'Red Soil' ('Rouge'): Film Review

Red Soil
Les Films Velvet, Les Films du Fleuve
Thoughtful and well-performed, if a tad predictable.

Farid Bentoumi's Cannes-selected feature, about a young nurse exposing a local pollution scandal, screened at the Deauville American Film Festival.

A modest French cousin to Erin Brockovich and Todd Haynes’ recent Dark Waters, Red Soil (Rouge) once again pits a tireless underdog against the forces of corporate greed and looming environmental catastrophe. The hook this time is that the underdog, played by the talented Zita Hanrot (Fatima), is fighting too close to home, with her own father a longtime worker at the factory that’s been dangerously polluting their region.

The second feature from actor turned filmmaker Farid Bentoumi (Good Luck Algeria), this well-played if somewhat familiar drama works best when it gives Hanrot and co-star Sami Bouajila the chance to go tête-à-tête as they expose their characters’ generational divide in a place where jobs are scarce and both far-right and far-left factions are growing. (Sound familiar?) The writing and direction can be a bit boilerplate, encroaching on movie-of-the-week territory, but the subject is a worthy one that's handled with care. Inclusion in the Cannes 2020 selection should give Red Soil a boost in France and overseas.

The first time we see Nour (Hanrot), she’s panicking during a medical emergency at the hospital where she works as an ER nurse. Even if this professional mishap will be a life-changing moment for her, one thing is certain: Nour cares.

In fact, she cares so much that when she moves back in with her dad, Slimane (Bouajila), to run the infirmary at the chemical plant where he’s been laboring for 30 years, and then discovers a vast cover-up involving toxic waste dumping, cancer victims and a corrupt local government, you just know that Nour will not let it slip by.

She’s made aware of all this by Emma (Céline Sallette), a freelance investigative reporter who conveniently slips into the story just as Nour starts her new job, revealing her findings about the factory during a local Green party meeting. Slimane is in attendance as well, and given all he’s done to protect his job and those of his fellow workers amid years of toil, he’s unwilling to face the truth about his company.

Thus begins a father-daughter confrontation that will form the crux of Red Soil, with Nour joining Emma to save their community by trying to expose the pollution destroying it, and Slimane trying to save his factory from closing, which could destroy their community as well. And while it’s clear that Nour is much more forward-thinking than her dad, you cannot really blame Slimane for trying to preserve things in the short term.

Bentoumi, who directed theater prior to making films, coaxes strong performances out of his two leads — the best scenes are the ones when Nour faces up to Slimane, and vice-versa. Hanrot received the César for Most Promising Actress back in 2016 and proves she can carry a feature, giving Nour plenty of youthful energy and smarts, along with a shred of emotional baggage. Bouajila is one of France’s finest actors, skillful at playing middle-aged men marked by internal struggles (see the excellent and underrated Algeria-set drama The Blessed), and so he's a perfect fit for the highly embattled Slimane.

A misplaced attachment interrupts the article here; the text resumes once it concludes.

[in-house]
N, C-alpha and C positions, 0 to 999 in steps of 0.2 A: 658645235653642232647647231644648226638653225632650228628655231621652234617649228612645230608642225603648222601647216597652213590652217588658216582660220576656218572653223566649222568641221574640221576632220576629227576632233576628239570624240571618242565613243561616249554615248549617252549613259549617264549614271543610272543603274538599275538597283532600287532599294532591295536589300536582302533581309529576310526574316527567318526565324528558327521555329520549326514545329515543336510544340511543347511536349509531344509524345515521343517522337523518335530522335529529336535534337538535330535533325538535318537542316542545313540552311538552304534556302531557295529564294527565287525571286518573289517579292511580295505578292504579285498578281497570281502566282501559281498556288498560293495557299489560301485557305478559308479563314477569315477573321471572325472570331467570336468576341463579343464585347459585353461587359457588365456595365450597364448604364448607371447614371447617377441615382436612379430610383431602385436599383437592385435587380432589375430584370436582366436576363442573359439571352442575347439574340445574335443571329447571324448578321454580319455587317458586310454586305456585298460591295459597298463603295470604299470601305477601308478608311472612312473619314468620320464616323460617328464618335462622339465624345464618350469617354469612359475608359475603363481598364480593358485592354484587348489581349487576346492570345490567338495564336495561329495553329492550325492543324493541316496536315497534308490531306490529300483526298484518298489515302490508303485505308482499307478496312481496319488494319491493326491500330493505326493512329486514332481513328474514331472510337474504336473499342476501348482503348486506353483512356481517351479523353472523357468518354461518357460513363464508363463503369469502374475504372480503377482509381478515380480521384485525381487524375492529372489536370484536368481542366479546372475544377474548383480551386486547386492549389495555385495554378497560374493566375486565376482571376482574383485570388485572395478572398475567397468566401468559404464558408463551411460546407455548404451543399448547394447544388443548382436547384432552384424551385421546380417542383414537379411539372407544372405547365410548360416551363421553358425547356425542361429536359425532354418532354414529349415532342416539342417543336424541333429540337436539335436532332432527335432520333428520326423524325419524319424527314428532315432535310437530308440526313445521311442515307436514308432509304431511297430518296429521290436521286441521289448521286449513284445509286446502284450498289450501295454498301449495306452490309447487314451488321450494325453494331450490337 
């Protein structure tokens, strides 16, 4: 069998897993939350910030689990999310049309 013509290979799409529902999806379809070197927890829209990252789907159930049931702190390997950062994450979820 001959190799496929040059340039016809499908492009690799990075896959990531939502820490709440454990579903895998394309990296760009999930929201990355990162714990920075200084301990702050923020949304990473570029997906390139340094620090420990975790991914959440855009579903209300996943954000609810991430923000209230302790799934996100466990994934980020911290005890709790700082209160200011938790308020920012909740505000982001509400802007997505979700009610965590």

The film stumbles when Bentoumi forces things too much narrative-wise, as in a subplot involving Emma’s anarchist ex-boyfriend attacking the plant, or a whole convoluted setup that brings Nour back into the factory after she’s been fired. It feels implausible, especially the fact that Nour doesn’t bother to protect herself during an extremely dangerous mission whereas she’s been urging all the workers to do just that.

At such moments, you get the feeling that Bentoumi knows where he wants his movie to go — toward a rather predictable if satisfying resolution — and then takes a few too many shortcuts to get there. Still, his characters are convincing, as is the small-town setting (somewhere in the south of France) where blue-collar workers are willing to sacrifice their health for a job that, in any case, could eventually move overseas.

A telling scene near the end of Red Soil sums up that predicament: The factory staff is invited to a seminar during which their boss (Olivier Gourmet, perfect as a sinister corporate climber) introduces the CEO of the massive conglomerate that controls them — a man Skyping in from somewhere in Asia. He announces that he's going to invest more money in their factory (this is before the pollution scandal breaks), but you can tell that for him, these people are just tiny pixels on a screen. He’s saved their livelihoods for now, but it’s clear that with only a few clicks, he could make them all go away.

Production companies: Les Films Velvet, Les Films du Fleuve 
Cast: Zita Hanrot, Sami Bouajila, Céline Sallette, Olivier Gourmet, Henri-Noël Tabary, Alka Balbir 
Director: Farid Bentoumi
Screenwriter: Farid Bentoumi, in collaboration with Samuel Doux
Producer: Frédéric Jouve
Director of photography: George Lechaptois
Production designer: David Favire
Costume designer: Caroline Spieth
Editors: Géraldine Mangenot, Damien Keyeux
Casting director: Antoine Carrard
Venue: Deauville American Film Festival
Sales: WTFilms 

In French
88 minutes